I went into this half-expecting a sort of knock-off of [book:The Chilbury Ladies’ Choir], set in the present. I had a moment’s hesitation on seeing use of the present tense. I hesitated – for a minute. And within a couple of pages all doubts and expectations fizzed away, and I was just enjoying the thing wholeheartedly.
Yes, sure, there are echoes of other books. It’s about a young woman who goes reluctantly to see an elderly relative out of duty, grumps about it for some time, makes a bad first impression in a few different directions, and slowly has her shell cracked wide open by the place and its people and the music they all make. It’s all been done before in one combination or another.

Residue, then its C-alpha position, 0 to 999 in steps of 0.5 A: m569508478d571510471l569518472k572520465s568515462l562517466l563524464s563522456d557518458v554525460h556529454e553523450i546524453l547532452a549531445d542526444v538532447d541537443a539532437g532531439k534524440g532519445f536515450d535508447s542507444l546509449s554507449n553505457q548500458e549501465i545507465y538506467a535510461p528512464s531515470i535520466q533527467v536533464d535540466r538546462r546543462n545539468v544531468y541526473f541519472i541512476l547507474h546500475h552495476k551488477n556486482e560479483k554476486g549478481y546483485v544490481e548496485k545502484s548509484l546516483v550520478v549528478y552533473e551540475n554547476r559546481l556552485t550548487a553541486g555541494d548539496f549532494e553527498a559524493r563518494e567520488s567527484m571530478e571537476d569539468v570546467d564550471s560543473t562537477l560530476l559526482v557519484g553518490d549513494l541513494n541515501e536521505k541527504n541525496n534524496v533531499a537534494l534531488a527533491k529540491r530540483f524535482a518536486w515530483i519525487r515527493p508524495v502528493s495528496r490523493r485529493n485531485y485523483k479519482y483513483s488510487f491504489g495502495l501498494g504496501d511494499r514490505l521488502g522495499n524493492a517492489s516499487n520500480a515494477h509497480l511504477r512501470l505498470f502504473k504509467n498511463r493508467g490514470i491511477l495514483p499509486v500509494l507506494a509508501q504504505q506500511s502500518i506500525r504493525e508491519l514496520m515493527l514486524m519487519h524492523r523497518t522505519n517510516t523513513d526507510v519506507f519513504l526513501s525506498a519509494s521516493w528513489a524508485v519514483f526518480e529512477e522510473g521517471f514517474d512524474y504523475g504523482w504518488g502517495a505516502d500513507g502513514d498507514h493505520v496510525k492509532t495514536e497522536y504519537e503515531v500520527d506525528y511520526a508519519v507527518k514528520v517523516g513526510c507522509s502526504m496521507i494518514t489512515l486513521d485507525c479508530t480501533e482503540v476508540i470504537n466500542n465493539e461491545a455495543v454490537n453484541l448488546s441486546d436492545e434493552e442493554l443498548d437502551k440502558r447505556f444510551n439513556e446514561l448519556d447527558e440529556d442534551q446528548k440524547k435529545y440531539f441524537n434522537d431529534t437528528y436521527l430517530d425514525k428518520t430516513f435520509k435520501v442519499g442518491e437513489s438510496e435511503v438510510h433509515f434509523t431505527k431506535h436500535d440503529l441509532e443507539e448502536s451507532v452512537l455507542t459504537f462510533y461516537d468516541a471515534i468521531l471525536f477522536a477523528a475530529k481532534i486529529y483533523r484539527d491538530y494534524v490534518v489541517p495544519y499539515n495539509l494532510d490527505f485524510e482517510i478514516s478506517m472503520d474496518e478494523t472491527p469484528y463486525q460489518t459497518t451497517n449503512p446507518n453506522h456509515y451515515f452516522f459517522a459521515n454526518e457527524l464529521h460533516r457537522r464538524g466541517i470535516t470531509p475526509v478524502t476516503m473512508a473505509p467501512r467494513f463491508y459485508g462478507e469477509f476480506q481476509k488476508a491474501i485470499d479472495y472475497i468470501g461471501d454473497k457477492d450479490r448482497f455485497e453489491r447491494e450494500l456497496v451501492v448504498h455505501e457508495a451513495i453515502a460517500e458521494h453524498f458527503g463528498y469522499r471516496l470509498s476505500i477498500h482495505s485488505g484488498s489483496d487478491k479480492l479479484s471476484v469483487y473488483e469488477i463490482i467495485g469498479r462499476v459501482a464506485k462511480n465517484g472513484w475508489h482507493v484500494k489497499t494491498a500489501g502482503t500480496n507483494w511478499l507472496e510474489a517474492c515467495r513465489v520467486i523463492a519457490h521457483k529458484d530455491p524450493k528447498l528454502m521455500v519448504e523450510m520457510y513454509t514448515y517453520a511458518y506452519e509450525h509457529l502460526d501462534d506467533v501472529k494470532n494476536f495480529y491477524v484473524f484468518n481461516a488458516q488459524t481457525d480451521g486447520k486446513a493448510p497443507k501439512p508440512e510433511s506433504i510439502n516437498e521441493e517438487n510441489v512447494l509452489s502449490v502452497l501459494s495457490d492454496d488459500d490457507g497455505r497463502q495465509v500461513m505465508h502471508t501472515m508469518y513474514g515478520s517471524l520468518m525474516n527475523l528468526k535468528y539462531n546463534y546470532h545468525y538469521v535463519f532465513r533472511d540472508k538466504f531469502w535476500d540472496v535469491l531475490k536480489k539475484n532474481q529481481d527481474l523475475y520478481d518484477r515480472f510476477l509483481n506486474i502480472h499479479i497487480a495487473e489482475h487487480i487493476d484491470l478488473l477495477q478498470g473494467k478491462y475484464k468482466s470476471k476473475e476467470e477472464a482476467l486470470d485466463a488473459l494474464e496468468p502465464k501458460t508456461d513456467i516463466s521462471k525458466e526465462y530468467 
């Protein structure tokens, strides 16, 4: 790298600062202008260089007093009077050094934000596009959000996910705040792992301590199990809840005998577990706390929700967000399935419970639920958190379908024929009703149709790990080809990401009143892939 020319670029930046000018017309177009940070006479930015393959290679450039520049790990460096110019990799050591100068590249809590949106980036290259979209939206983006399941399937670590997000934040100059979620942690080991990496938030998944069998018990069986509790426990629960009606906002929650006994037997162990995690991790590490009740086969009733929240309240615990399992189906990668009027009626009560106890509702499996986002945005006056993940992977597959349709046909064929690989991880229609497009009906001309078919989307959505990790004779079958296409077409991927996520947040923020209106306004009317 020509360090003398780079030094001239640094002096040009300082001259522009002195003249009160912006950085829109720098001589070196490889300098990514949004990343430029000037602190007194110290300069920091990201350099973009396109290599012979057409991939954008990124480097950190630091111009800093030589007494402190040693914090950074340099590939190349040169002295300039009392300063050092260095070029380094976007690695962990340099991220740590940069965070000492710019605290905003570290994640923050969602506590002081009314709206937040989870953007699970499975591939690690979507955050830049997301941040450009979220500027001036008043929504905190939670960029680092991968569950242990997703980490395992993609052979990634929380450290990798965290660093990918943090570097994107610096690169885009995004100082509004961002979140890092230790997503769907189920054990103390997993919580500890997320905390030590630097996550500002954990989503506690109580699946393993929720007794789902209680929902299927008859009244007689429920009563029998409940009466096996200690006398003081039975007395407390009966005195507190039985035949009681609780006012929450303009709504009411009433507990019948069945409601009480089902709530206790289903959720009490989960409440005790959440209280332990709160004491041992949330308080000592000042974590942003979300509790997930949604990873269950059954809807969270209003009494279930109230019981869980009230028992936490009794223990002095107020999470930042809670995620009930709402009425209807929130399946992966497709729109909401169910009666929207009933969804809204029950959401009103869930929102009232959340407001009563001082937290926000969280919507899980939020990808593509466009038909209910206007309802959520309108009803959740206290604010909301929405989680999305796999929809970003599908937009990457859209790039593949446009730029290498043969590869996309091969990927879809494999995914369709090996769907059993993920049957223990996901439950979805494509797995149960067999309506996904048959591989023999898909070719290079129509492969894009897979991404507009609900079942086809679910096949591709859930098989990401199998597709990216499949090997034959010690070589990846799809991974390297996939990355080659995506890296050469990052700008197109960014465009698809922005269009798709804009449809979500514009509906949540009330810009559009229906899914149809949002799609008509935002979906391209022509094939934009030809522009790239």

It does not matter how many other people might or might not have used an idea before you if you can use it to the utmost – can milk it for all the humor and genuine feeling that can be squeezed out of it. There are reasons some basic plotlines are used a lot – it’s because they can be good foundations for great stories. If you can weave it through with vivid and real dialogue, vivid and real characters, a vivid and real setting – it almost doesn’t matter at all what the basic plot is. And Liz Eeles has infused this book with dialogue, characters, and setting that embody all the synonyms Word gives me for “vivid”: bright, vibrant, colorful, brilliant …
Oh, here’s a good example: ”
Kayla beams with delight and gives Roger a huge hug. ‘Aw, you’re not so bad for a grumpy bastard Pom.’ ‘Gerroff,’ growls Roger, going pink but looking pleased. ‘You’re daft as a brush.’
It’s funny; it’s heart-breaking. The characters will stay with me for a long time (especially since I absolutely expect to reread these books). What can I say? I loved this.
The usual disclaimer: I received this book via Netgalley for review.